Beginner's Copywriting Queries

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Hey Warriors... I was starting off with fb ads but I do not have a firm grip over copywriting... What can I do to become great at it.....??
#beginner #copywriting #queries
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  • Profile picture of the author 1Bryan
    Don't worry about becoming great at it. Focus on becoming profitable. Start with matching the right offer to the right person. Basic copy can be profitable for that.
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  • Profile picture of the author Alberto Marsh
    You can copy images or theme that are permitted otherwise try to avoid copying even texts. To become great, learn essentials of copywriting over the Internet.
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  • Profile picture of the author EMButler
    Hi Anshul...copywriting is so important! It's a great skill to learn, because it applies to any aspect of marketing. If you don't want to do all the writing yourself, you can hire a copywriter to save time.

    Are you wanting to learn the basics? There's a lot of great free content on copy basics in blogs and on YouTube. Just do free studying at first. Copywriters are quite persuasive and next thing you know you'll be signed up for some $1000 course haha.

    A few places to check out: Copyblogger.com; Hubspot's blog ; KopywritingKourse; DigitalMarketer's blog. (DigitalMarketer also has an affordable subscription plan and a lot of great training on the customer value journey, so you can get a good feel for how to decide on the concept you want to cover in your copy -- whether a FB ad, or email, or landing page, or whatever.) Also, AWAI specializes in copy training...but they will be pushing you to buy.

    While you're looking, sign up for their emails and look up their Facebook ads. Start saving ads you find compelling as you scroll through your facebook feed. You can even create folders in Facebook now, so you can save posts in different categories. (I have one called "ad swipe file." It contains ad posts I've saved to be inspired by later!).

    In addition: google books on copywriting and get the ones copywriters recommend. If you like to learn visually, there are inexpensive courses on Udemy, and platforms like that.

    Like someone else here said: Practice, practice, practice. It's one thing to understand the concepts and an entirely different thing to execute a project!

    Hope that helps!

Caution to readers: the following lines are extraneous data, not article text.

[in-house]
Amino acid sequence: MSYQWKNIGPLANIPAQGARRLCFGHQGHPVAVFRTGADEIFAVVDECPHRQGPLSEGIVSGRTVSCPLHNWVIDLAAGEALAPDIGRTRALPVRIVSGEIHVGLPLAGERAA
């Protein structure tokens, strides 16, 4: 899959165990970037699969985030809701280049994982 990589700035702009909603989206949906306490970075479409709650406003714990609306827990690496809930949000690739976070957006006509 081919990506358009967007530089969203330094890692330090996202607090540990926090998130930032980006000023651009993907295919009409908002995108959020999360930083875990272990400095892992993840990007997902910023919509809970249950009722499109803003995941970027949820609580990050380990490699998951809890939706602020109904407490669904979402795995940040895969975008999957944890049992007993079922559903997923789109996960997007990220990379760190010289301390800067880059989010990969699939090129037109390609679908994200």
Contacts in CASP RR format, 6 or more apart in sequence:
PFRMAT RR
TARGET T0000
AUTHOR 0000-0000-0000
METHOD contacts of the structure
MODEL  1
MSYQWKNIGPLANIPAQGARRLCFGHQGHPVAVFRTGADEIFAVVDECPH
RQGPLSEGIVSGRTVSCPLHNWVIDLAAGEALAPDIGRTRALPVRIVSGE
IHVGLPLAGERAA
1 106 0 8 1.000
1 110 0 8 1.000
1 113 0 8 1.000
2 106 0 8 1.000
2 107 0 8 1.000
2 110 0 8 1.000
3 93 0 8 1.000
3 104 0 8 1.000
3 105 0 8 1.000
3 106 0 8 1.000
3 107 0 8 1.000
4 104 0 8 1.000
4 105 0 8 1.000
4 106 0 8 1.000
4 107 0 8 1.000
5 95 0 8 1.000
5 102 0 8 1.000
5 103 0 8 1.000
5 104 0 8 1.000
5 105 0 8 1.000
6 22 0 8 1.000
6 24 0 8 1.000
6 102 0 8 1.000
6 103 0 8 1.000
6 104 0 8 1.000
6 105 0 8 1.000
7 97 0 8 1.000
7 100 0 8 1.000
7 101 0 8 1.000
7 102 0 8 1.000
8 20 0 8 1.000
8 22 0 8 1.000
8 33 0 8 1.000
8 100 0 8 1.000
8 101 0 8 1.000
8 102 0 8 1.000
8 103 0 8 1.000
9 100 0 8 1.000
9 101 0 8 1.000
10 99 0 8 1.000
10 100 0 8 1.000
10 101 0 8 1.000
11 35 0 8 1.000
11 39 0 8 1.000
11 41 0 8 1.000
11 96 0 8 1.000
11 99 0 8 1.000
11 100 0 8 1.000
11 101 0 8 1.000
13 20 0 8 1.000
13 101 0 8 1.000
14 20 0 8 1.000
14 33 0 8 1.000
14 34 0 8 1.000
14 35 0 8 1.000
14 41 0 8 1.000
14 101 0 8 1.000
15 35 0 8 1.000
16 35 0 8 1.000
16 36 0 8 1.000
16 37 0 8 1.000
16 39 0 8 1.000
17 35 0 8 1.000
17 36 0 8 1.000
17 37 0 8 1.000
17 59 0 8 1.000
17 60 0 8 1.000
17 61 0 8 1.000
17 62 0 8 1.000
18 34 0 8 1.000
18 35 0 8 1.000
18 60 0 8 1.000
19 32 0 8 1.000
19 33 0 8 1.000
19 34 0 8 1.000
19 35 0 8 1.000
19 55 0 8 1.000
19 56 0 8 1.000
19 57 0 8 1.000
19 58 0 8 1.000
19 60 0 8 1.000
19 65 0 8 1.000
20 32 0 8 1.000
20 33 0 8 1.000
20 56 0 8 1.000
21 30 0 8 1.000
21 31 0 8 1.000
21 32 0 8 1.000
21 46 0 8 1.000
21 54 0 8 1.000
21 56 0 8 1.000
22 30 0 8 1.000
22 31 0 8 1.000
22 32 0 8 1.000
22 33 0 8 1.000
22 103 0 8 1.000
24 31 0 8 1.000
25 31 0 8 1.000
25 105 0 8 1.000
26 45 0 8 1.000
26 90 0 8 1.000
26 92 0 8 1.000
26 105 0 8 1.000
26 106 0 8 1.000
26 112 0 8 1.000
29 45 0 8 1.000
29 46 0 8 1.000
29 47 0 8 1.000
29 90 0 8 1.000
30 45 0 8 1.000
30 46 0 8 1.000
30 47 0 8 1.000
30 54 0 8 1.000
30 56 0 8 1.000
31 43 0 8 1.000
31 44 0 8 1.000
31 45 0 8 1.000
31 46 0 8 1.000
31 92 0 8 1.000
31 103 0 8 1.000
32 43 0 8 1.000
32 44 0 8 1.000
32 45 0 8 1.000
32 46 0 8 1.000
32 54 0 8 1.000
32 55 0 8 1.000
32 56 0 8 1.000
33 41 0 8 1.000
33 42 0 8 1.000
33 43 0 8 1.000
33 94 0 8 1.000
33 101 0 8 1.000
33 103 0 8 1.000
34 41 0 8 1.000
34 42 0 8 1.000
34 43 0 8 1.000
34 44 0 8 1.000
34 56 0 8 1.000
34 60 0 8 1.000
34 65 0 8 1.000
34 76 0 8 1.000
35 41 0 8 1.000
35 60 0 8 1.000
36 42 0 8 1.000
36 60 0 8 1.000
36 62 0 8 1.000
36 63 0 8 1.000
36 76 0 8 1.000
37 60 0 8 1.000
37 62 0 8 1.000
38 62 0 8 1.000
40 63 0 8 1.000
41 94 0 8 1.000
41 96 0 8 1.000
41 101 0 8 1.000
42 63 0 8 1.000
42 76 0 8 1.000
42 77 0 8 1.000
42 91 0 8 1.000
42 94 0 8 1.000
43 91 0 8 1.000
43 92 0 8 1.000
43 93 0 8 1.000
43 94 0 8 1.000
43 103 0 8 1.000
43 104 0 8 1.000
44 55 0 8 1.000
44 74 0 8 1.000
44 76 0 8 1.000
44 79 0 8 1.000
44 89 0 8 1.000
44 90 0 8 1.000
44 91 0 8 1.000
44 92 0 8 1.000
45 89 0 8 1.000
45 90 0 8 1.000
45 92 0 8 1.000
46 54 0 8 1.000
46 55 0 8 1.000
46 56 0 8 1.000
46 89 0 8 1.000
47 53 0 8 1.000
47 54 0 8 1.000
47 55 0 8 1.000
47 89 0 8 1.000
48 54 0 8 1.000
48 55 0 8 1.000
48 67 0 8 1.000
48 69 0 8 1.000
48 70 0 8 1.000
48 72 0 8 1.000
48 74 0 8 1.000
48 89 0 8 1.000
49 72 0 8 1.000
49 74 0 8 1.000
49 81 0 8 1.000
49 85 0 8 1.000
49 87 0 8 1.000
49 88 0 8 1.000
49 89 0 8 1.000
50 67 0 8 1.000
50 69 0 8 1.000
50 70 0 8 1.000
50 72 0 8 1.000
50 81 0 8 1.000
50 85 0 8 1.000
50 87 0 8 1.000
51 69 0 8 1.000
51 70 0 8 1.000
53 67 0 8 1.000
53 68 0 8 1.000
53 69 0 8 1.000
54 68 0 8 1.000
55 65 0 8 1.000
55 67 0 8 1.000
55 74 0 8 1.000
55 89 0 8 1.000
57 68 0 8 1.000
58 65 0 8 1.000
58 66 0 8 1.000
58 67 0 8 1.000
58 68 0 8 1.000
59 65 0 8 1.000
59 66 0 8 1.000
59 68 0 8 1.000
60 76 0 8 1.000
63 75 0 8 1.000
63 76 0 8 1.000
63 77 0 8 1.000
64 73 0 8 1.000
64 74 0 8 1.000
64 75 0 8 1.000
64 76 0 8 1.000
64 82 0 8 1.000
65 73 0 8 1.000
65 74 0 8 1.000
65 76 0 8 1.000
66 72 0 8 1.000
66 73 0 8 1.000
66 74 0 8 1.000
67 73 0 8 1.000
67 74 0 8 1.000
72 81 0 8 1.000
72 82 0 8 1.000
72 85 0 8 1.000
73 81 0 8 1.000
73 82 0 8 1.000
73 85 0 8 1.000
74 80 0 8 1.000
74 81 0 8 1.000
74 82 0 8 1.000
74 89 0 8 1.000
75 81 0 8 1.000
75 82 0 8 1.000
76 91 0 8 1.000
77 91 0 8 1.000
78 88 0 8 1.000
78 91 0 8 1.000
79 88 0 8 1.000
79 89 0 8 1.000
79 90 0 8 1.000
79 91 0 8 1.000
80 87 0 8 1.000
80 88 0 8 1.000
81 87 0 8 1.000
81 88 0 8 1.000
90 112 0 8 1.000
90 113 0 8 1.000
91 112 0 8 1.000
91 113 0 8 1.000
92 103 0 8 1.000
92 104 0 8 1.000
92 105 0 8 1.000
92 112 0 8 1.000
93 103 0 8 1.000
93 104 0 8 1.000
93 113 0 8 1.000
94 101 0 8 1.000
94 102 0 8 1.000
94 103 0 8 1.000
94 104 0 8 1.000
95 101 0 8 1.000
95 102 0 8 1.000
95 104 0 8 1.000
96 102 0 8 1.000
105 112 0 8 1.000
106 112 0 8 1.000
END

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    • Profile picture of the author YDM307
      Hi,
      thanks for great advice. DonĀ“t you have also any recommendations where you can get your first clients? Start your own blog/ write some exemplary content and then sending it to different people who may be interested seems like a plan to me but maybe there are much more efficient paths?

      Thanks for your valuable insights once again!
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  • Profile picture of the author ianbramwell
    Hi there, only one way to get good at anything and that is, as others have said, practice. I would also learn from the courses and sites mentioned. If you want you can look up 'the Gary Halbert letter'. Good copy writing there.

    When you get a good piece of copy, copy it out lots of times. Try to find where the writer is and how they are bringing the customer into alignment with the action they want them to take.

    See how the piece is broken down with subheadings. Each paragraph or group of following the subheading and relating to it.

    Eventually by writing the copy out, by hand you will get to understand more and develop your own take on the sales letter.
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  • Profile picture of the author palmtreelife
    Practice is important, yes, but you also need to know what makes good copywriting and what makes bad copywriting.

    When you hire a copywriter, they will ask you a bunch of questions to get a feel for the message you want to send, how you want to send it, details about the product etc etc.

    Learn the questions they are asking and how they answer those questions with the finished product. Start your next project by asking yourself those same questions and practice with a few drafts to see if you can get something similar to the copywriter.

    Good copywriters can be expensive because they can be worth their weight in conversions! However, for practice purposes, you can go to fivrr or a similar service website, pay very little and build up your experience of writing and try to simulate (not plagiarize) those more experienced copywriters.